Thai Airways A350 launch in limbo

THAI's first A350 takes off on its maiden flight from Airbus's Toulouse facility in August. The flag carrier had hoped to launch the aircraft on its Bangkok-Melbourne route.

The roll out of Thai Airways International's brand-new Airbus A350 XWB jets has been put on hold.

The flag carrier had planned to debut the state-of-the-art aircraft on its Bangkok-Melbourne route as part of THAI's enhanced service.

But Australian civil aviation authorities have kept THAI in the dark as to whether or when it will approve the airline's application to operate the world's latest commercial airliner to and from Australia.

The authorities were cited as saying they were "unfamiliar" with this type of aircraft, especially on issues related to airworthiness, insiders with knowledge of the matter told the Bangkok Post.

The aircraft received certification from the European Aviation Safety Agency in September 2014, with certification from the US Federal Aviation Administration coming two months later.

No airlines have operated this type of European-made aircraft over Australian airspace, and THAI would be the first international carrier to do so if permission were granted.

THAI had planned to start flights of its first A350 XWB on the Melbourne route on Sept 16, two weeks after the first of 12 such aircraft was delivered from Airbus's final assembly plant in Toulouse.

The first A350 XWB entered commercial service with Qatar Airways on Jan 15, 2015.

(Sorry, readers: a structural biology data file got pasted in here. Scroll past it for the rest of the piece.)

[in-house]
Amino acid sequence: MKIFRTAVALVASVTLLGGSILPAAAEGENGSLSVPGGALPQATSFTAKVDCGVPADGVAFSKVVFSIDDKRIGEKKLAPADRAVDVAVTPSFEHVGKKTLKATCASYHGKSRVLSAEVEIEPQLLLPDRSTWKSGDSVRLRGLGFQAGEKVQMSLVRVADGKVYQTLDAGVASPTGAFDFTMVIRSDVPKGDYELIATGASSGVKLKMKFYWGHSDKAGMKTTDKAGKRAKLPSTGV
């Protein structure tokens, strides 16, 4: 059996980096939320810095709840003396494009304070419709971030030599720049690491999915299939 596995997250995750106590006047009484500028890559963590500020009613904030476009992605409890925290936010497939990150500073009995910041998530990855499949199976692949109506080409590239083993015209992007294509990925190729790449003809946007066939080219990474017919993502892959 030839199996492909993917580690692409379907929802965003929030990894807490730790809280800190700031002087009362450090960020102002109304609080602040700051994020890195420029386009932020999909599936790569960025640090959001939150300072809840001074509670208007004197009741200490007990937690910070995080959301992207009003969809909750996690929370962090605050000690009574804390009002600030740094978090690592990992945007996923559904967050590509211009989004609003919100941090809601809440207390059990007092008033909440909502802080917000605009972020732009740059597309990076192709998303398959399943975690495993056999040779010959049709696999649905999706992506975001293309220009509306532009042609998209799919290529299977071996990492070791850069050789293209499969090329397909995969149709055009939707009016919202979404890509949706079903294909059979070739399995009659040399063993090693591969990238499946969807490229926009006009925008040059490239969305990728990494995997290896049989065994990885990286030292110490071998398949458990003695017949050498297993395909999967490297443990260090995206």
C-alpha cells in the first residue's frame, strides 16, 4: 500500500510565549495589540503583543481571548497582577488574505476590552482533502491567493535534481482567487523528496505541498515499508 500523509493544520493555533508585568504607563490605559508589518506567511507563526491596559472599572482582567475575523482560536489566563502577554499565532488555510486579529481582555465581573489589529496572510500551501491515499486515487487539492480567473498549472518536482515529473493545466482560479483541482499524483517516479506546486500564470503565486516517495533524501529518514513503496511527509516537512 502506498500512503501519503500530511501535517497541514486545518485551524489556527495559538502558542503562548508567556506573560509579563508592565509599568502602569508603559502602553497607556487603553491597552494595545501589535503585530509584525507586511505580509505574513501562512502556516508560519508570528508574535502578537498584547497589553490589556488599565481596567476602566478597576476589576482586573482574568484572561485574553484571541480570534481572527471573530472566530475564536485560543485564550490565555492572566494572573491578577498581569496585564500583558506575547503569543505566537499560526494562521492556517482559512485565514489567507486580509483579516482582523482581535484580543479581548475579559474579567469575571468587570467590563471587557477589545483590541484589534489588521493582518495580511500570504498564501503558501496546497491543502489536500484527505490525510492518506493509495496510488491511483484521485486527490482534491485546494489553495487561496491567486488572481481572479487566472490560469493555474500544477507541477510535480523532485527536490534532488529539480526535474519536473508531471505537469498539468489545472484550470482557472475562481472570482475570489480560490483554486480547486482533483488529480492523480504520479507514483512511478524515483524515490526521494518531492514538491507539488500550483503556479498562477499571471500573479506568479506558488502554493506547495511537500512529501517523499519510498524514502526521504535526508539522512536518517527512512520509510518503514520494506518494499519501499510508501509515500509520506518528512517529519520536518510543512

To date, there are over 42 A350 aircraft which have been delivered to eight operators, including Singapore Airlines, Cathay Pacific and Vietnam Airlines.

As of September 2016, Airbus had received 810 orders for A350 XWBs from 43 customers worldwide.

"We are at a loss and absolutely have no idea why it is taking so long for them [Australian officials] to consider our application," said a THAI executive who asked not to be named.

He added that the 60-day period to consider the application had already passed.

Uncertainty over the matter and the arrival of THAI's second A350 at Suvarnabhumi airport this week have prompted the flag carrier to reactivate its Plan B for the aircraft.

THAI will now deploy its first pair of long-range twin-engine wide-body jet airliners on its European trunk routes, instead of flying to Australia.

The airline has already sought permission to operate the new aircraft from the European civil aviation authorities, whose endorsement is expected shortly.

THAI expects to start operating the A350s on non-stop flights from Bangkok to major European cities such as London, Paris and Frankfurt by Oct 28.

The A350's long-range capability will make the switchover easy, while its technological advancement and passenger appeal will support THAI's marketing efforts in Europe.

Before the European launch, the airline will have the first two A350s operate "run-in" flights to popular domestic and regional routes such as those from Bangkok to Chiang Mai, Phuket and Singapore, according to insiders.

With Australian approval still pending, THAI will continue to operate Boeing 777-300ERs on its twice-daily Melbourne services.


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